Expect to pay more for your wine if you live in Brexit-blighted Britain.
Today, with sneakily little fanfare, UK duties on wine are increased across the board. In the 2018 autumn budget, much was made of a freeze on duties on spirits and beer, but poor old wine copped it again, with duty increases that come into effect today: an additional 8p to VAT-inclusive £2.68 a bottle on still wine and 11p to £3.43 a bottle on sparkling wine. See our old friend Gavin Quinney’s 19 unpalatable truths about UK wine duty, from which this chart showing the variation in wine duties in Europe comes.
The Wine Society has announced that they are trying to hold prices on as many lines as possible, and have sportingly published a list of price rises that will be imposed on 14 February, urging their members to stock up on them in advance. Presumably in general these increases will take a little time to work through the distribution pipeline so prices shouldn’t immediately rise today, but don’t expect to see wine getting any less expensive in the UK.
At least we should be ok for Australian and Chilean wine in the horrible event of a no-deal Brexit. Australia signed a wine trade agreement with the UK just in time for the recent Australia Trade Tasting on 22 January and, according to Drinks Business yesterday, the Chileans have followed suit. Clearly these two countries have some particularly nifty trade negotiators. They were the first two countries to have negotiated duty-free access to the potentially lucrative Chinese market and are now reaping the rewards.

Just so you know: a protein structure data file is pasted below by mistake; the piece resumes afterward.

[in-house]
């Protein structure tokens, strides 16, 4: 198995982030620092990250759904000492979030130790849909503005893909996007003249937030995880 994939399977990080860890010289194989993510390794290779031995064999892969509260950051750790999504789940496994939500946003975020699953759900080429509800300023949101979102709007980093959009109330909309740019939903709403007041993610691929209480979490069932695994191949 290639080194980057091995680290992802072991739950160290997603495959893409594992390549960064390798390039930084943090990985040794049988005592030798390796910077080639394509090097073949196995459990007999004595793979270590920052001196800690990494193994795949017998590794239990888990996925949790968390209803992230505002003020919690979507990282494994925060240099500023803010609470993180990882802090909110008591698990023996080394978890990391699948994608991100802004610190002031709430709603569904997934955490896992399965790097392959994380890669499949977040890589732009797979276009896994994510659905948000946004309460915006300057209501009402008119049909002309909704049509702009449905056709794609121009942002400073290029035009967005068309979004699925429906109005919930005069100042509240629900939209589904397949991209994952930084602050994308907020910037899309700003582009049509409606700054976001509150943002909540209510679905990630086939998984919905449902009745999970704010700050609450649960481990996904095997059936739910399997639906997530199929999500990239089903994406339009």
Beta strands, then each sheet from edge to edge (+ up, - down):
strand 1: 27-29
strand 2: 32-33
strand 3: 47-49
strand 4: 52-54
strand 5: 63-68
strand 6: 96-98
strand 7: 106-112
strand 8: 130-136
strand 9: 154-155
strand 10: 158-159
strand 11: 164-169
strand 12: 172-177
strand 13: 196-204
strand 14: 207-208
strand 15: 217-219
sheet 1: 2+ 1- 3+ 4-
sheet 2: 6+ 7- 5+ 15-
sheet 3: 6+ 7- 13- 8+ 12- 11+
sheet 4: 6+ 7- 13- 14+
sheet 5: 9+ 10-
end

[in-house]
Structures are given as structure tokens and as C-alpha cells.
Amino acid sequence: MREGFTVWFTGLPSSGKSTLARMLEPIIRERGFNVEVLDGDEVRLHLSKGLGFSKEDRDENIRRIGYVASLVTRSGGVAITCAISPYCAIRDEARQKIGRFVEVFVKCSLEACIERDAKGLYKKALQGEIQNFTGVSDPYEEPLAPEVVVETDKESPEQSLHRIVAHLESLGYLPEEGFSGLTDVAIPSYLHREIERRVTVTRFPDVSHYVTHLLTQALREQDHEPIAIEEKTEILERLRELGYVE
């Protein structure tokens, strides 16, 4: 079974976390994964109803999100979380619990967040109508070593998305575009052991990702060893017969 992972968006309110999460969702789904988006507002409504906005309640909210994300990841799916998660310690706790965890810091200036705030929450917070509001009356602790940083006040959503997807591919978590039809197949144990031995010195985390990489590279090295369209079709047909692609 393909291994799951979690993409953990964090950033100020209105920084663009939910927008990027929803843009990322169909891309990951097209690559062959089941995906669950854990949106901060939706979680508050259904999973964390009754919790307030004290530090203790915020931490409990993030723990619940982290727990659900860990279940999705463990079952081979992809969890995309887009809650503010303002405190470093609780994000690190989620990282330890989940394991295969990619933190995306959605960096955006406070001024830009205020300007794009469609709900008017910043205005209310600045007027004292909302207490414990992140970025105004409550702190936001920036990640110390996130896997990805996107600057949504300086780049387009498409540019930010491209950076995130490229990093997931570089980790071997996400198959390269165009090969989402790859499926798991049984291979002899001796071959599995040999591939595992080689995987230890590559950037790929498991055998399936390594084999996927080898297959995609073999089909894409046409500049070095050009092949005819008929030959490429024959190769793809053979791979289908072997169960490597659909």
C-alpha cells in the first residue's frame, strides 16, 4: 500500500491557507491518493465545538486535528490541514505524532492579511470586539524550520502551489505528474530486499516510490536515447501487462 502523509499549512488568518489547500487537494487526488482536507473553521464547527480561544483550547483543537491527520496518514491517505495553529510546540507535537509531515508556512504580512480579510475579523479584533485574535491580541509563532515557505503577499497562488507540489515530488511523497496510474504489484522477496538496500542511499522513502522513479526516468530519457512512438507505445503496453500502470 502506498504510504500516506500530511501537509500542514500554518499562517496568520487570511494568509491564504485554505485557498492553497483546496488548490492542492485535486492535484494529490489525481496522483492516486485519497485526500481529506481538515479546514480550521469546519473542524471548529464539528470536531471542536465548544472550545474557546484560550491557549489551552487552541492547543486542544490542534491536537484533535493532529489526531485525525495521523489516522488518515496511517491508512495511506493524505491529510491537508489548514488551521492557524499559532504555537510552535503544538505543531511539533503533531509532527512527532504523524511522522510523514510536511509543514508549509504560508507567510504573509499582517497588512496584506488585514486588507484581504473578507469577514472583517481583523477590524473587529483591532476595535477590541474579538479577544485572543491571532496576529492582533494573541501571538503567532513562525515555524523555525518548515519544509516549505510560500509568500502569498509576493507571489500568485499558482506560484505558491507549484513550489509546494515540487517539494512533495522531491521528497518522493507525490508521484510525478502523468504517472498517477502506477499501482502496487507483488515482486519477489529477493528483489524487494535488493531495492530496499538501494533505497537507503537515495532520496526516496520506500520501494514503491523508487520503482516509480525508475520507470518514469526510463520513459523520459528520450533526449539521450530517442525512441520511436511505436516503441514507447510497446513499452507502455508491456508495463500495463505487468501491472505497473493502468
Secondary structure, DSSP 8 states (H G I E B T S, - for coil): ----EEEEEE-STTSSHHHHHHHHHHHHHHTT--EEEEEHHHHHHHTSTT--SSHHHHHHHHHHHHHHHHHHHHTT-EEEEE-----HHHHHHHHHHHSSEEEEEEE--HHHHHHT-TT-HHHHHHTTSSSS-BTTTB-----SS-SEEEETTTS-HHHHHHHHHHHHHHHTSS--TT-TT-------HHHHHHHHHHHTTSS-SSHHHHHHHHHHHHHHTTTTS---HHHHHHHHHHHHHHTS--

Last night I attended a black-tie dinner in Vintners’ Hall organised by the trade organisation Wine GB to celebrate just how well things are going for English and Welsh wine. Wine GB president Camilla, Duchess of Cornwall (who drank red wine throughout), was a real sport and reminded us all of how wine-trade blood flows through her royal veins. In the 1920s her grandfather P Morton Shand wrote well-regarded books on the wines of France and A Book of Other Wines – Than French. She assured us that, were he alive today, he would have devoted a book to English wine. Her father Bruce Shand ran wine merchant Block, Grey & Block on the site of what is Harry’s Bar today, and gave the late Harry Waugh his entrée into the wine trade.
The chairman of Wine GB Simon Robinson of Hattingley Valley (sitting on the Duchess's left, Master of the Vintners on her right) announced that 2018 was the year that English and Welsh wine ‘came of age’, producing a record vintage of 15.6 million bottles. (The comparable figure for frost-shrunk 2017 was just 6 million.) We were reminded of the industry’s climate-change-fuelled transition from sparkling to still wine production by the likes of Gusbourne’s red-labelled Pinot Noir (£24) and Woodchester Valley, Culver Hill 2017 gold-medal-winning white blend (£10.99). I learnt from Fiona Shiner of Woodchester Valley, who grow some Sauvignon Blanc, that her NZ-trained winemaker observed that he had to add far less sugar for chaptalisation to this Gloucestershire fruit than he had needed in Marlborough.
English wine continues its growth with an estimated two million new vines going into the ground this year, plus all sorts of export and tourism initiatives. There is even a plan for a wine trail in Yorkshire. Simon Robinson predicted that eventually 20–30% of English wine will be exported and reported that Hattingley already export more than 30%.
Proudly reminding the 100-plus attendees in Vintners’ Hall that two champagne houses had already invested in English vineyards, Taittinger’s 69 ha (170 acres) in Kent and Pommery’s 40 ha in Hampshire, he predicted more foreign investment and promised to welcome it with open arms.